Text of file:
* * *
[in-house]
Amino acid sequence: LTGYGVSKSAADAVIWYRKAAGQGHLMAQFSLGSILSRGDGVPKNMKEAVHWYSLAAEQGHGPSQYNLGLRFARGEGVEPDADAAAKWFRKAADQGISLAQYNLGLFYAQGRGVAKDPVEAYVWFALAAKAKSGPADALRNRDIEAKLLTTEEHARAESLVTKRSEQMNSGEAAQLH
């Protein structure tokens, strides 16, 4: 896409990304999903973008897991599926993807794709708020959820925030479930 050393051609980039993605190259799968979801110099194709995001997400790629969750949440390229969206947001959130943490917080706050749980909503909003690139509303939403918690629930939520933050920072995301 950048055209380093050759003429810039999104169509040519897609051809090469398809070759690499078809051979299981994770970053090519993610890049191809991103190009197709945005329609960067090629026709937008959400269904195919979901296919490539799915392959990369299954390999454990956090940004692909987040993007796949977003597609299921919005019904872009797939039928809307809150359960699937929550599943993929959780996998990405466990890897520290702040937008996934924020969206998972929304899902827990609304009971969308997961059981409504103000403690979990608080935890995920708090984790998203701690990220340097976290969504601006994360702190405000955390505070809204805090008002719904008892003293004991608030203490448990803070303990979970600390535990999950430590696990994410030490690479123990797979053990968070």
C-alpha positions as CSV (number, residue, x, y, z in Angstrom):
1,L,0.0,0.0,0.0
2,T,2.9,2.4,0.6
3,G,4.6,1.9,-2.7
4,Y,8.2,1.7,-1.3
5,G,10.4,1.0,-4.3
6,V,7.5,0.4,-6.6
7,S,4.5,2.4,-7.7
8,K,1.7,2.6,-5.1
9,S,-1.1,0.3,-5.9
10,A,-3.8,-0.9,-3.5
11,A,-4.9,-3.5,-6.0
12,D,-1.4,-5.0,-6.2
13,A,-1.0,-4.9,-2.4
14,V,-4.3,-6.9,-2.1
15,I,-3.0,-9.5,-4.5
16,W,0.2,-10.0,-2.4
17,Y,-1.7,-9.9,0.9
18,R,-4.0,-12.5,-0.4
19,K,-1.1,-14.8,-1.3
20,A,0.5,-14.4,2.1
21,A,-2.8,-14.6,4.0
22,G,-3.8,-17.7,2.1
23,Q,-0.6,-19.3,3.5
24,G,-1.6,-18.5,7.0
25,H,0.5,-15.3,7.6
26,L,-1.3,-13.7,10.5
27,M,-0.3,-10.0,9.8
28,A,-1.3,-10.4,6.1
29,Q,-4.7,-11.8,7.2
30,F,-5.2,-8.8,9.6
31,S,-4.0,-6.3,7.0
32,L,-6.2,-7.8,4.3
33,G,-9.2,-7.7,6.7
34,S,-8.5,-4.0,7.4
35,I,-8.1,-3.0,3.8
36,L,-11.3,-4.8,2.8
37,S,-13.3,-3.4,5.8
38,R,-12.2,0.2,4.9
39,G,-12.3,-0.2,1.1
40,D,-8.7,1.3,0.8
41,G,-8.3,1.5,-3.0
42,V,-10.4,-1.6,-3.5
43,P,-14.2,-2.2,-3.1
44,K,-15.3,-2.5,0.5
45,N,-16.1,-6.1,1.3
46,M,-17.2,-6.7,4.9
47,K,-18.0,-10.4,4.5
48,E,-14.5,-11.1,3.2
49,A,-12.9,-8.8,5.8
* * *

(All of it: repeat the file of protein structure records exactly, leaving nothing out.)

[in-house]
Amino acid sequence: LTGYGVSKSAADAVIWYRKAAGQGHLMAQFSLGSILSRGDGVPKNMKEAVHWYSLAAEQGHGPSQYNLGLRFARGEGVEPDADAAAKWFRKAADQGISLAQYNLGLFYAQGRGVAKDPVEAYVWFALAAKAKSGPADALRNRDIEAKLLTTEEHARAESLVTKRSEQMNSGEAAQLH
């Protein structure tokens, strides 16, 4: 896409990304999903973008897991599926993807794709708020959820925030479930 050393051609980039993605190259799968979801110099194709995001997400790629969750949440390229969206947001959130943490917080706050749980909503909003690139509303939403918690629930939520933050920072995301 950048055209380093050759003429810039999104169509040519897609051809090469398809070759690499078809051979299981994770970053090519993610890049191809991103190009197709945005329609960067090629026709937008959400269904195919979901296919490539799915392959990369299954390999454990956090940004692909987040993007796949977003597609299921919005019904872009797939039928809307809150359960699937929550599943993929959780996998990405466990890897520290702040937008996934924020969206998972929304899902827990609304009971969308997961059981409504103000403690979990608080935890995920708090984790998203701690990220340097976290969504601006994360702190405000955390505070809204805090008002719904008892003293004991608030203490448990803070303990979970600390535990999950430590696990994410030490690479123990797979053990968070």
C-alpha positions as CSV (number, residue, x, y, z in Angstrom):
1,L,0.0,0.0,0.0
2,T,2.9,2.4,0.6
3,G,4.6,1.9,-2.7
4,Y,8.2,1.7,-1.3
5,G,10.4,1.0,-4.3
6,V,7.5,0.4,-6.6
7,S,4.5,2.4,-7.7
8,K,1.7,2.6,-5.1
9,S,-1.1,0.3,-5.9
10,A,-3.8,-0.9,-3.5
11,A,-4.9,-3.5,-6.0
12,D,-1.4,-5.0,-6.2
13,A,-1.0,-4.9,-2.4
14,V,-4.3,-6.9,-2.1
15,I,-3.0,-9.5,-4.5
16,W,0.2,-10.0,-2.4
17,Y,-1.7,-9.9,0.9
18,R,-4.0,-12.5,-0.4
19,K,-1.1,-14.8,-1.3
20,A,0.5,-14.4,2.1
21,A,-2.8,-14.6,4.0
22,G,-3.8,-17.7,2.1
23,Q,-0.6,-19.3,3.5
24,G,-1.6,-18.5,7.0
25,H,0.5,-15.3,7.6
26,L,-1.3,-13.7,10.5
27,M,-0.3,-10.0,9.8
28,A,-1.3,-10.4,6.1
29,Q,-4.7,-11.8,7.2
30,F,-5.2,-8.8,9.6
31,S,-4.0,-6.3,7.0
32,L,-6.2,-7.8,4.3
33,G,-9.2,-7.7,6.7
34,S,-8.5,-4.0,7.4
35,I,-8.1,-3.0,3.8
36,L,-11.3,-4.8,2.8
37,S,-13.3,-3.4,5.8
38,R,-12.2,0.2,4.9
39,G,-12.3,-0.2,1.1
40,D,-8.7,1.3,0.8
41,G,-8.3,1.5,-3.0
42,V,-10.4,-1.6,-3.5
43,P,-14.2,-2.2,-3.1
44,K,-15.3,-2.5,0.5
45,N,-16.1,-6.1,1.3
46,M,-17.2,-6.7,4.9
47,K,-18.0,-10.4,4.5
48,E,-14.5,-11.1,3.2
49,A,-12.9,-8.8,5.8